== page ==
Zealous authorities often pursue criminal defendants with aggressive tactics that are intended to wear down defenses and to win convictions. Authorities have a right to pursue their cases, but only if their tactics do not cross the line into malicious prosecution. Defining where that line exists, however, can be a difficult challenge.

What Are the Elements of a Malicious Prosecution Claim?

The laws in New York State set a relatively high bar for proving that you were the victim of malicious prosecution. To make your case as strong as possible, you need a New York City civil rights lawyer on your side with the resources and experience to show that the following took place:

1. First, the defendant must have caused or commenced a criminal case against you, the aggrieved party;

2. Second, that case must have ended in your favor;

3. Third, the person charged with malicious prosecution must have lacked probable cause for initiating the criminal complaints; and

4. Fourth, that person must have initiated the complaint with malice or gross and reckless disregard of the facts.

Who May Be Liable for Malicious Prosecution?

Authorities may be liable for malicious prosecution when they commit extreme misconduct, such as hiding evidence that exonerates a defendant. 

Detectives, police and the local or state government may be liable for malicious prosecution if they pursue criminal charges with no probable cause. “Probable cause” has been interpreted under the Fourth Amendment of the U.S. Constitution to mean that the police have a reasonable basis for believing that a crime has been committed or when evidence of a crime is present at a location that is subject to a valid search.  

What Evidence Is Needed to Prove Malicious Prosecution? 

Criminal prosecutions cannot go forward without a grand jury or other valid indictment. The transcript of grand jury proceedings is, therefore, the starting point to gather evidence for a malicious prosecution claim. A skilled civil rights attorney will review that transcript to determine what information was presented to or withheld from a grand jury and to assess whether any witnesses lied in their grand jury testimony.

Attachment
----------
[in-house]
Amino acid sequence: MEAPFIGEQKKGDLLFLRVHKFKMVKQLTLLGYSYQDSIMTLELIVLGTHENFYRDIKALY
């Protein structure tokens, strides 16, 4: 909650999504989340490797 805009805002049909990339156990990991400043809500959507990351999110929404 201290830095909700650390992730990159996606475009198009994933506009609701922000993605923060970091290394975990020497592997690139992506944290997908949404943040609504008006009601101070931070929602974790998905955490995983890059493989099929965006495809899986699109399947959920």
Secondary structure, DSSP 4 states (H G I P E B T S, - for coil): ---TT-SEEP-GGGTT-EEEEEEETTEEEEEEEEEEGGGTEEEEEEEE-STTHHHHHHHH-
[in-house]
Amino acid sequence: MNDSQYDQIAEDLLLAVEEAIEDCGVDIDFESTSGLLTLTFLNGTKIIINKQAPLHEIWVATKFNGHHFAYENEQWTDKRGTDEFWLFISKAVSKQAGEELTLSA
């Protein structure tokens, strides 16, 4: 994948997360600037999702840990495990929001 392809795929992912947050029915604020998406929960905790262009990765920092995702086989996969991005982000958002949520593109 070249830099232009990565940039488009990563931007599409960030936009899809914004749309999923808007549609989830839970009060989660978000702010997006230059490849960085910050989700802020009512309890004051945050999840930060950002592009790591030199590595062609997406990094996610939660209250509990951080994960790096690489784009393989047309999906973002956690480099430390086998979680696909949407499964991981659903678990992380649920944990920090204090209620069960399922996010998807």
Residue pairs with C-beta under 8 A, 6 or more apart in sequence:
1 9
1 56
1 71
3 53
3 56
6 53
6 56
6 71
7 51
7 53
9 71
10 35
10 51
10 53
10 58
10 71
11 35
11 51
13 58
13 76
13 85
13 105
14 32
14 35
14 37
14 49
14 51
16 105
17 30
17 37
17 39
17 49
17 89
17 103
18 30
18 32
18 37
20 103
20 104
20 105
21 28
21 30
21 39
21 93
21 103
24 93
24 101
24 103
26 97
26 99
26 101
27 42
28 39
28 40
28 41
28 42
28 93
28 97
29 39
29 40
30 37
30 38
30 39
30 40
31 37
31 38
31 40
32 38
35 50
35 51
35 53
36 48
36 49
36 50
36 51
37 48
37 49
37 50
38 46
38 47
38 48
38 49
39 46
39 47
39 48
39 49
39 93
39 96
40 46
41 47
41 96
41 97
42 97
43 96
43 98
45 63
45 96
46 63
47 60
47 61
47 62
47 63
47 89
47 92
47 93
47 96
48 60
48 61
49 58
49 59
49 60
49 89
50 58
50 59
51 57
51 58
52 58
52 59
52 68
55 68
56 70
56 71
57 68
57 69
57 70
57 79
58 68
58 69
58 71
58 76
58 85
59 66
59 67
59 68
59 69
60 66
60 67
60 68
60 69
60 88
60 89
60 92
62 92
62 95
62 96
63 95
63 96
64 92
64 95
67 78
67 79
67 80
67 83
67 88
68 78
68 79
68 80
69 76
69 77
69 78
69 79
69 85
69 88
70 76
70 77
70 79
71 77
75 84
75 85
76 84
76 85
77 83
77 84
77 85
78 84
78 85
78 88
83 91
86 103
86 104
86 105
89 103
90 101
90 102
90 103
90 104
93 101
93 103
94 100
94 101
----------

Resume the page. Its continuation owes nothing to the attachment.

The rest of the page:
A criminal prosecution that proceeds based on a faulty grand jury indictment will be a strong basis for a malicious prosecution claim.

What Damages are Available for Malicious Prosecution Claims?

Victims of malicious prosecution are eligible to seek monetary compensation for a variety of losses and damages, including:

  • Mental suffering and anguish
  • Loss of reputation 
  • Lost wages and employment opportunities, past, present, and future
  • Medical expenses resulting from the negative impact on your physical health and well-being

In particularly egregious cases, a victim may even be entitled to punitive damages.  

Choose a Civil Rights Law Firm You Can Trust

If you believe you or a loved one were the victim of malicious prosecution, the New York City civil rights law firm of Friedman, Levy, Goldfarb, Green & Bagley, P.C. is ready and able to hear your side of the story and give you all the information you need to decide if pursuing a lawsuit is the right next step.

All initial consultations are free of charge, and you never owe us a fee unless we win your case. We take pride in standing up for people whose civil rights are violated by prosecutors and law enforcement personnel who breach the limits of legal conduct in trying to get a conviction.

Call today to speak with a New York City civil rights attorney about whether you have a valid claim for malicious prosecution.